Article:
As year end approaches, you may be thinking about making some charitable contributions. Here’s a rundown of the potential tax breaks for your generosity.
Donating Clothing and Household Items
When it comes to your old clothes, furniture, linens, electronics, appliances, and the like, the general rule is that you can claim deductions only for items in “good condition or better.” However, you can deduct the fair market value of an item that’s not in good condition or better if you attach a written qualified appraisal that values the item at more than $500. For example, this rule might apply to a Persian rug that’s valuable despite being in only “fair” condition.
You can claim write-offs for contributions of cash and other items donated to charitable organizations, such as United Way and Goodwill. What you might not realize is that not all contributions to charities qualify for tax breaks.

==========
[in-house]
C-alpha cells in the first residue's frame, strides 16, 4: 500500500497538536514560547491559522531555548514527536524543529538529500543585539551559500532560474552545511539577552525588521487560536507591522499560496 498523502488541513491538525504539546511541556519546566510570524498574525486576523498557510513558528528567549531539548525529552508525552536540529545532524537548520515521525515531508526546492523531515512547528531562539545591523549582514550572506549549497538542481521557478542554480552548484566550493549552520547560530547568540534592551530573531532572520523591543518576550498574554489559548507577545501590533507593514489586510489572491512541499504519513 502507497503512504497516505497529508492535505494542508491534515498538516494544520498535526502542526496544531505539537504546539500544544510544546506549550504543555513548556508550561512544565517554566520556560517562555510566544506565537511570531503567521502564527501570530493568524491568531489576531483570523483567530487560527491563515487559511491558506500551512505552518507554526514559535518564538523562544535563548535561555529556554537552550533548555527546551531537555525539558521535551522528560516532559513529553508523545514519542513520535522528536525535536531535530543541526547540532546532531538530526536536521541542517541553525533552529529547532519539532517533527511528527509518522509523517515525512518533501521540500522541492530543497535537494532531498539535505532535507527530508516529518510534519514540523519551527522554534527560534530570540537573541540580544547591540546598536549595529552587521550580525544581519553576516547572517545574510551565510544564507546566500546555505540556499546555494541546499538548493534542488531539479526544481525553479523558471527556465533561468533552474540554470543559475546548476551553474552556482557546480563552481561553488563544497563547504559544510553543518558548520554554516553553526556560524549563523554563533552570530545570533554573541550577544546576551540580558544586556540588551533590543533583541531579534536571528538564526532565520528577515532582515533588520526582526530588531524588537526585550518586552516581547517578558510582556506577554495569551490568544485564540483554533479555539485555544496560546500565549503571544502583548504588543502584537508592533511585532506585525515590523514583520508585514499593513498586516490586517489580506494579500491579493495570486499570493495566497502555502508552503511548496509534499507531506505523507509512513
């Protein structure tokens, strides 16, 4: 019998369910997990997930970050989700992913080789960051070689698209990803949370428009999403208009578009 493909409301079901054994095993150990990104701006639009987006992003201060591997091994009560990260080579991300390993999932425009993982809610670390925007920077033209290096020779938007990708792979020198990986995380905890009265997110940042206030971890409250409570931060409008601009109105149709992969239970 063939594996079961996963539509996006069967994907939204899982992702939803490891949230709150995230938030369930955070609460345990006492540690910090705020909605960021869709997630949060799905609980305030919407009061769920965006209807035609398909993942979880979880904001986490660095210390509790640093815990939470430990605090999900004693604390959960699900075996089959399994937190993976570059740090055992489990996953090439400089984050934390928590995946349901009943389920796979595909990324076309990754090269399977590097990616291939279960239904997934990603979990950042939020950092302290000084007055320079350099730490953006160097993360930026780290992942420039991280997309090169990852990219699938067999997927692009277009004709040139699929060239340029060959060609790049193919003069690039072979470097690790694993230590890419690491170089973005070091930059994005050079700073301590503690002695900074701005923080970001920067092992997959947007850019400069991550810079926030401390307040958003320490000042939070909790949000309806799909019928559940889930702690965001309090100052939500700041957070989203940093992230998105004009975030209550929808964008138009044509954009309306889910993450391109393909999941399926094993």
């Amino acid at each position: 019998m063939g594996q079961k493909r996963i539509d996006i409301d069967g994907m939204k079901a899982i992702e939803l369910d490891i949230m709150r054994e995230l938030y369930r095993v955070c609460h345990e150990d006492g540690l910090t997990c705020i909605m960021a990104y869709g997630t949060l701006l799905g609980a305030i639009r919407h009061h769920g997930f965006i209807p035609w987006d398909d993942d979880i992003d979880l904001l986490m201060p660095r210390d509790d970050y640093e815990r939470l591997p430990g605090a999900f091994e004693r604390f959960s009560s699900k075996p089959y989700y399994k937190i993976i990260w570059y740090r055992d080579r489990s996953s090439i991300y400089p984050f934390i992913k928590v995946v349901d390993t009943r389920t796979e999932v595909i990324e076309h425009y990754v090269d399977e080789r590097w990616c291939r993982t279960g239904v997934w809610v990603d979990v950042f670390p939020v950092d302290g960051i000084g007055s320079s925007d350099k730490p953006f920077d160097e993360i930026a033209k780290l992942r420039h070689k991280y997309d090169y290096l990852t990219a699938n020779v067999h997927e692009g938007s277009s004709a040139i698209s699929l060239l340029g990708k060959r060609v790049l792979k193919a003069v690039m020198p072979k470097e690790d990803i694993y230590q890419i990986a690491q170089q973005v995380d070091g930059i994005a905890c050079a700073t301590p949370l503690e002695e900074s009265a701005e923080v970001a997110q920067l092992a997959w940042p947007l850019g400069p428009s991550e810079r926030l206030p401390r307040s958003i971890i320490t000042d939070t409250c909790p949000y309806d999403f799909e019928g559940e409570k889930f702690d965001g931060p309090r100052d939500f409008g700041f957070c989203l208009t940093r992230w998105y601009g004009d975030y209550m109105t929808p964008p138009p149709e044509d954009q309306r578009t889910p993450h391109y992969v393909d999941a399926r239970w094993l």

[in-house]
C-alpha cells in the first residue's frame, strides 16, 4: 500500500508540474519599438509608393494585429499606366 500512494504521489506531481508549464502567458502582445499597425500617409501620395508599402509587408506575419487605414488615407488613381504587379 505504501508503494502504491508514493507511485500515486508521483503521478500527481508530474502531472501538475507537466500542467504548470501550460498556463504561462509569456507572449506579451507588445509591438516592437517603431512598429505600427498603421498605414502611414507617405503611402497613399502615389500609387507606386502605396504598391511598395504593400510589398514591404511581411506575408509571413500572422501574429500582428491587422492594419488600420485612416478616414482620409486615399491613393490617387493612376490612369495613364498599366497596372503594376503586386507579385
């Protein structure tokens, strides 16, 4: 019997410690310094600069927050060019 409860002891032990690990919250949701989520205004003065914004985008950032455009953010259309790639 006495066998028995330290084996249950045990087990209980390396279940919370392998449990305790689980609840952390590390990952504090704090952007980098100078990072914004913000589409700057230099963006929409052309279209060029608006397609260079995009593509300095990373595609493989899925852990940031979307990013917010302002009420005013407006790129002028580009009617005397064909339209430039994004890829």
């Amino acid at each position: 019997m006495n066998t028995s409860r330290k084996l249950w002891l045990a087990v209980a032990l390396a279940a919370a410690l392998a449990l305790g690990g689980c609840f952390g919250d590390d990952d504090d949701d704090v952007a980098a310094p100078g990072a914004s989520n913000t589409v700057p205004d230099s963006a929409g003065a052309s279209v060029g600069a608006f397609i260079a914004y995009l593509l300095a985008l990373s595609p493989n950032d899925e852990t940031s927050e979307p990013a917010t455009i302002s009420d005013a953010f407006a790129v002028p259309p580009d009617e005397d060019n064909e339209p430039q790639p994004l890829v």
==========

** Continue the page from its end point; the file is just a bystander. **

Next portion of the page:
First, you receive tax savings from charitable donations only if you itemize deductions on your personal tax return. For 2017, the standard deduction amounts are:
- $6,350 for singles,
- $9,350 for heads of households, and
- $12,700 for married joint-filers.
Unless your total itemized deductions, including any charitable donations, exceed the applicable standard deduction, you won’t get any tax savings for your generosity. In general, most people who don’t own homes don’t itemize.
Also, be aware that some not-for-profit organizations aren’t qualified charities for federal income tax purposes. You can search for IRS-approved charities on the IRS website or ask your tax advisor for help. And of course, you can’t deduct money or property you give to an individual.
In addition, there are limits on the amount of itemized charitable donations that you can deduct in any one year. For most types of donations, the limit is 50% of adjusted gross income (AGI). However, lower limits apply to certain types of donations.
Any amount of charitable contribution that’s disallowed under the applicable percent-of-AGI limitation is carried forward to the following five tax years. If you can’t use up the carryover amount during the five-year period, the remainder can’t be deducted.